This cohort study has offered a unique opportunity to study chronic disease and related risk factors and to define the relationship between lifestyle and health and disease in the Australian population. Cohort studies are one of the most important tools for epidemiological investigation but random sampling cohort studies are often marred by biased samples, low response rates and high loss to follow-up [12, 17]. Erroneous conclusions can be made if confounding factors are not incorporated in analytical comparisons and models . Bias can be corrected providing confounding was anticipated and confounding factors are appropriately controlled [26, 27]. This analysis has highlighted the variables that need consideration in future analyses associated with the NWAHCS.
This analysis has shown that in terms of bias associated with risk factors, the cohort participants are not dramatically unlike the community they represent. Their overall self-reported health status is the same, there is the same proportion of current smokers, their overall BMI status (except for underweight) is similar and the same proportion had current high blood pressure or high cholesterol readings. The only major difference was in terms of alcohol consumption with the cohort participants more likely to consume alcohol at an intermediate to high risk level.
In terms of demographic and social characteristics there were no differences by marital status or work status. The un-weighted comparison showed that less younger people and more older persons were recruited into the study. NWAHCS participants were also more likely to be born in UK or Ireland and less likely to be Australian born. These demographic differences could be explained by the fact that NWAHCS participants knew they were being recruited into a bio-medical cohort study with an outlay of personal time and effort required. The clinical meaning associated with the bias associated with this recruitment means we are missing out on the younger persons (expected to be healthier) and gaining more older persons (expected to be unhealthy) although the weighting of the data would counteract some of this bias. The country of birth differences should not affect clinical results as Australian-born and those born in UK/Ireland have similar heritages and social indicators. All future analyses and assumptions will take into account these differences and the fact that the study participants were more likely to have middle levels of education and be more likely to be in the middle levels of income.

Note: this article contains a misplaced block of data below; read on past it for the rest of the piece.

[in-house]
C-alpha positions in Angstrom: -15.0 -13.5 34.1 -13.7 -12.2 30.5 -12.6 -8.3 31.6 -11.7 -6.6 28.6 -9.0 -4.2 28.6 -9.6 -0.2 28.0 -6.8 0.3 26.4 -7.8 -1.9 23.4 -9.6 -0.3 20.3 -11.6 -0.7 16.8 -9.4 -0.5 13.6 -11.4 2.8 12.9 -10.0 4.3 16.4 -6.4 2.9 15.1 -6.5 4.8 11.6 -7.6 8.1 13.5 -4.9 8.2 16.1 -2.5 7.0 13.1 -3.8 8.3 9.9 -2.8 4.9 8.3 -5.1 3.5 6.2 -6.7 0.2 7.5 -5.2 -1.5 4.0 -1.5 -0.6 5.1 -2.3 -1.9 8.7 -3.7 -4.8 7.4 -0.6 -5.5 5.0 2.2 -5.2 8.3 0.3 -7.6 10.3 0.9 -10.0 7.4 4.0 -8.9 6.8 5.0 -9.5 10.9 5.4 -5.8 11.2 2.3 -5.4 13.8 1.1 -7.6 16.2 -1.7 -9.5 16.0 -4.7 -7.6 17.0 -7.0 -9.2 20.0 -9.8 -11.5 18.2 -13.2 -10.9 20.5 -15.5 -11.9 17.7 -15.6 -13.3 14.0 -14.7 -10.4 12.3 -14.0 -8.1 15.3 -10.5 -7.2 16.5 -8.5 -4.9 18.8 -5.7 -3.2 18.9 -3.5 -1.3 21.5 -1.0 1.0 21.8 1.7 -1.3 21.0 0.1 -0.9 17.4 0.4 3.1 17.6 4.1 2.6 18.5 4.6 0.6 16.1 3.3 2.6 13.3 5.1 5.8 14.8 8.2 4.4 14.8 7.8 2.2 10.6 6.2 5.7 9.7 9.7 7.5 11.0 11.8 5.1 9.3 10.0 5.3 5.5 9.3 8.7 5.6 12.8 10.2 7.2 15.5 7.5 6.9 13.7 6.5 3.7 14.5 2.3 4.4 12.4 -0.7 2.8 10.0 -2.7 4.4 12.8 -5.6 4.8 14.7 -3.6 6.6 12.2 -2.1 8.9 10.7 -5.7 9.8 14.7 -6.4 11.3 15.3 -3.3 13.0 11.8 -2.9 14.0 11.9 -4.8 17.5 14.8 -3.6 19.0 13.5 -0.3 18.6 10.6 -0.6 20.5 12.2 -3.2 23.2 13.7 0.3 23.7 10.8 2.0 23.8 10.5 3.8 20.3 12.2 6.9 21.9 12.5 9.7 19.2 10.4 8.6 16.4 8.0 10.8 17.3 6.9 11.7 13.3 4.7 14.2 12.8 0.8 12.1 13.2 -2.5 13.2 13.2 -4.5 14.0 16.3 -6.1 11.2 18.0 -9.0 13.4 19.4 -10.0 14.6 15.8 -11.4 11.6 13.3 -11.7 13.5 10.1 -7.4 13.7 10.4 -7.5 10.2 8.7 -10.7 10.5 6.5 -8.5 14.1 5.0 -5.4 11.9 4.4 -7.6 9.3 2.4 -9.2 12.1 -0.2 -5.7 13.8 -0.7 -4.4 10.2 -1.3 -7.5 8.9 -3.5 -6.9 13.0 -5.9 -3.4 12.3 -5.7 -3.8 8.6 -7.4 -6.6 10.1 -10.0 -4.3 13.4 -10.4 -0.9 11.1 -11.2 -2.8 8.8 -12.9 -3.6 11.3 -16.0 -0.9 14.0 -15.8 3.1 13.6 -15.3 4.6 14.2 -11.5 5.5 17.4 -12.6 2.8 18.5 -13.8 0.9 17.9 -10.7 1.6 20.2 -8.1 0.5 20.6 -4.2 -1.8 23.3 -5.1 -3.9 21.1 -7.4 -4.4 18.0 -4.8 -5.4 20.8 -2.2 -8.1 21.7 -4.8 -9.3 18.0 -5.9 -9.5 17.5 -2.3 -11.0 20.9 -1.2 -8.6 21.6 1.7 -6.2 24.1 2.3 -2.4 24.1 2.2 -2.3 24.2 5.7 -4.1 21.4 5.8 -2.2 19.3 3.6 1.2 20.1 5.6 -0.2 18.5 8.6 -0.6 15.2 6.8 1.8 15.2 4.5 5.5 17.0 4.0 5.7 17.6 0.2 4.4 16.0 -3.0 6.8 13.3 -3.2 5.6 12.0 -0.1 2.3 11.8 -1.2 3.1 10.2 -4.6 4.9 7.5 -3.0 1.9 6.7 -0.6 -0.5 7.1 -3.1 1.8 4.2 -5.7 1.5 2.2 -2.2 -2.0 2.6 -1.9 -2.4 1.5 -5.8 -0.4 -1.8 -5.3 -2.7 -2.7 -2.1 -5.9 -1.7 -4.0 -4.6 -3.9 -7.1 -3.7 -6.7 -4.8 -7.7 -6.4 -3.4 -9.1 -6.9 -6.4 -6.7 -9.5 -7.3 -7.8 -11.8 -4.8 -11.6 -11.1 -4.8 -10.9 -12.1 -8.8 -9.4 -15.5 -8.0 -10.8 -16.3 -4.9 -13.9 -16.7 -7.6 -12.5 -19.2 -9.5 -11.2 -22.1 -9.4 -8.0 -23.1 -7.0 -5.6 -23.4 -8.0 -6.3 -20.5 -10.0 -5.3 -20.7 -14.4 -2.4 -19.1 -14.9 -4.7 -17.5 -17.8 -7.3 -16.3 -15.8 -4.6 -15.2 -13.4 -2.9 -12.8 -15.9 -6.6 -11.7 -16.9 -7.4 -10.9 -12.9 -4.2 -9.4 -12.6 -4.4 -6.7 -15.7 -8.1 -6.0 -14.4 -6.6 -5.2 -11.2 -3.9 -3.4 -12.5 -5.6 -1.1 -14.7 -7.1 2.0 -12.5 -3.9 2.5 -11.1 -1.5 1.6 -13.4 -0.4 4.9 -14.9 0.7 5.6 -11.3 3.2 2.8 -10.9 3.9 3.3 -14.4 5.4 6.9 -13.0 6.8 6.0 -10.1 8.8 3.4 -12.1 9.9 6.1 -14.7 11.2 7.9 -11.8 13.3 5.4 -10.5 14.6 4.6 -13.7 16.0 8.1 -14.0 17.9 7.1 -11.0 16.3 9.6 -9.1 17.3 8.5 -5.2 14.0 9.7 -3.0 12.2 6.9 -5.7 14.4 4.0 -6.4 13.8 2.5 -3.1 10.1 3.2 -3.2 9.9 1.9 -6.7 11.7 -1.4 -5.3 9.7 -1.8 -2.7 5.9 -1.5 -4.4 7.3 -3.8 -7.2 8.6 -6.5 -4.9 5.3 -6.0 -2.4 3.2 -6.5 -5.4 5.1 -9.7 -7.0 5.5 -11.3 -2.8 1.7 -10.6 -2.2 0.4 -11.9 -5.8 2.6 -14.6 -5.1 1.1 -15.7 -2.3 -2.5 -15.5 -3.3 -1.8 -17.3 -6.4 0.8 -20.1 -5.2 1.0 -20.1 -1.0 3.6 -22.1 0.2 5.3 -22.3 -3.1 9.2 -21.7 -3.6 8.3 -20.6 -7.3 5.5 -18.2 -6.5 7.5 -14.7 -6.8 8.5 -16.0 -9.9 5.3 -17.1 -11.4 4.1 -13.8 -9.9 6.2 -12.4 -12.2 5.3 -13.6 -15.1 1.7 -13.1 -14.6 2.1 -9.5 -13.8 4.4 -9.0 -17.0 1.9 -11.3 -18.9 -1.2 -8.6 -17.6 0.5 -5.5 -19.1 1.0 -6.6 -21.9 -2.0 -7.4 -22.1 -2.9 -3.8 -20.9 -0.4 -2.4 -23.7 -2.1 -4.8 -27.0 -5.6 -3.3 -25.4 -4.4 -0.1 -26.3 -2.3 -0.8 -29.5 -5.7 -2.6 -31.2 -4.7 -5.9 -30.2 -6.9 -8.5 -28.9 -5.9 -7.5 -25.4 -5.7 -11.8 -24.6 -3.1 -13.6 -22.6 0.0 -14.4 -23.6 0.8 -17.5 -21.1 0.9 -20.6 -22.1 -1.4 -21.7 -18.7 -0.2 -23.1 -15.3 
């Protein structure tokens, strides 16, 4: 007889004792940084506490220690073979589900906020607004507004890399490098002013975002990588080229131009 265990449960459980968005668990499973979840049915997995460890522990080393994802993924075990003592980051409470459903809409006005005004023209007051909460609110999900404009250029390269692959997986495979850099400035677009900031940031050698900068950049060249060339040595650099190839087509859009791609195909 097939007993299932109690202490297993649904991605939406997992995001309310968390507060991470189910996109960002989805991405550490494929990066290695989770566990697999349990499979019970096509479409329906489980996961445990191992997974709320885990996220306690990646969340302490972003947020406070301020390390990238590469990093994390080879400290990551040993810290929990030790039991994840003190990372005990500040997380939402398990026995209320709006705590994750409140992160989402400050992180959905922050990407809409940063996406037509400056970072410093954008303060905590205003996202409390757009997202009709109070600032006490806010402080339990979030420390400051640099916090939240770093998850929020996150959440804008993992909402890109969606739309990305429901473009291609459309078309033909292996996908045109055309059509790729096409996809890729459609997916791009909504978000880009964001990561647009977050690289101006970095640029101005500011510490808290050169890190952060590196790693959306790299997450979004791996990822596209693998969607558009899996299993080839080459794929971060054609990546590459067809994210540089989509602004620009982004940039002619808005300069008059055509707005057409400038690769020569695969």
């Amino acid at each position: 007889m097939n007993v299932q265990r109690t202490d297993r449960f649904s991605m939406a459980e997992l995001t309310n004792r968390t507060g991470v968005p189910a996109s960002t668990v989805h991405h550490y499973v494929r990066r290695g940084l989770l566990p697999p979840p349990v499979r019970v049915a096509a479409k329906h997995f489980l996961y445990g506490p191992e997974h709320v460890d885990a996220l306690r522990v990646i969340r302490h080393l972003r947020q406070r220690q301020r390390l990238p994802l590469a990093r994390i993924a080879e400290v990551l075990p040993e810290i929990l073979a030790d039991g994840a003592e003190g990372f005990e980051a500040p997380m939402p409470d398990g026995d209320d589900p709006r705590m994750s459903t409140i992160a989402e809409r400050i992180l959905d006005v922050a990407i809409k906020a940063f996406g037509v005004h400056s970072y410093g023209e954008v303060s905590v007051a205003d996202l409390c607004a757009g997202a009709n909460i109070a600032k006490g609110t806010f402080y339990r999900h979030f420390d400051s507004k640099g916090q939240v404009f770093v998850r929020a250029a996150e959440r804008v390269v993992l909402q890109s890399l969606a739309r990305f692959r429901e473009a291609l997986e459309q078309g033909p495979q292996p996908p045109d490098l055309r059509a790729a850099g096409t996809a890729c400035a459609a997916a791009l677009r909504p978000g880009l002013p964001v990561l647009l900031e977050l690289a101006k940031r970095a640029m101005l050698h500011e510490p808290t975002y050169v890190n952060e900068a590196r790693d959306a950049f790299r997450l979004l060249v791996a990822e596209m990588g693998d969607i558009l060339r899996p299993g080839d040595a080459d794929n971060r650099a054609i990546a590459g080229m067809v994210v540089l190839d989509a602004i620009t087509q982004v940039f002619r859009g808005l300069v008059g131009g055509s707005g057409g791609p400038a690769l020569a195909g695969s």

The strength of this study lies in its representative nature, the large random sample and the high response rate. Although the response rate associated with the complete study involvement, including obtaining blood and other bio-medical measurements, was 49.6% (69% of people interviewed by telephone), this is high when compared to other recent, comparable Australian studies. The AusDiab study recorded a response rate of 28% and a recent pilot for a national Australian biomedical study reported obtaining blood from 23% of their sample . There is a trend towards lower response rates in all types of population surveys as people protect their privacy, are overwhelmed by marketing telephone calls or mail outs. The additional commitments associated with involvement in a cohort study add to respondent burden. To overcome some of the initial bias afforded to the response rate, the data were weighted by age and sex. The weights reflect unequal sample inclusion probability and compensate for differential non-response. Theoretically the weighted analyses should provide reliable population estimates of health phenomena.
To increase the initial response rate the study team implemented a range of well recognized survey techniques. These included consideration of timing of the initial phone contact, timing of phone call and technique (questionnaire length, size), training of recruitment staff, marketing, branding, and a free-call telephone number for inquiries . Early in the recruitment stage, qualitative interviews were conducted with subjects unwilling to participate in the cohort study and the findings incorporated into further recruitment procedures.
Limitations to this analysis include the use of data collected using mixed modes with comparisons based on data collected by telephone and self completion. Bias is known to exist by method of collection, especially in regard to socially desirable responses . An additional weakness of the study was the lack of data on non-responders. Although some data were collected on people who refused to participate in the biomedical components of the study, a comparison with people unable to be contacted (non-responders to the recruitment telephone call) was not possible due to data limitations on non-responders. The self-report nature of the data collection could also contain an element of bias and therefore be seen as a limitation. The use of biomedical data in addition to the self-reported data in this study (height, weight, and blood pressure and cholesterol measurements) will allow comparisons to be made between reported and measured variables. This analysis is planned.
Many studies have assessed the characteristics of participants and non-participants in population surveys and questionnaire-based cohort studies. Details on, in-depth analysis of, and subsequent publishing of the initial samples for cohort studies that have been initiated in the last decade, in which participants commit to clinic assessments, are few. This study has shown that for this population, people who have risk factors for ill-health were just as likely as others to participate. This is of relevance for researchers interested in establishing a bio-medical cohort study and offers positive encouragement that the huge financial and human resource costs are worthwhile.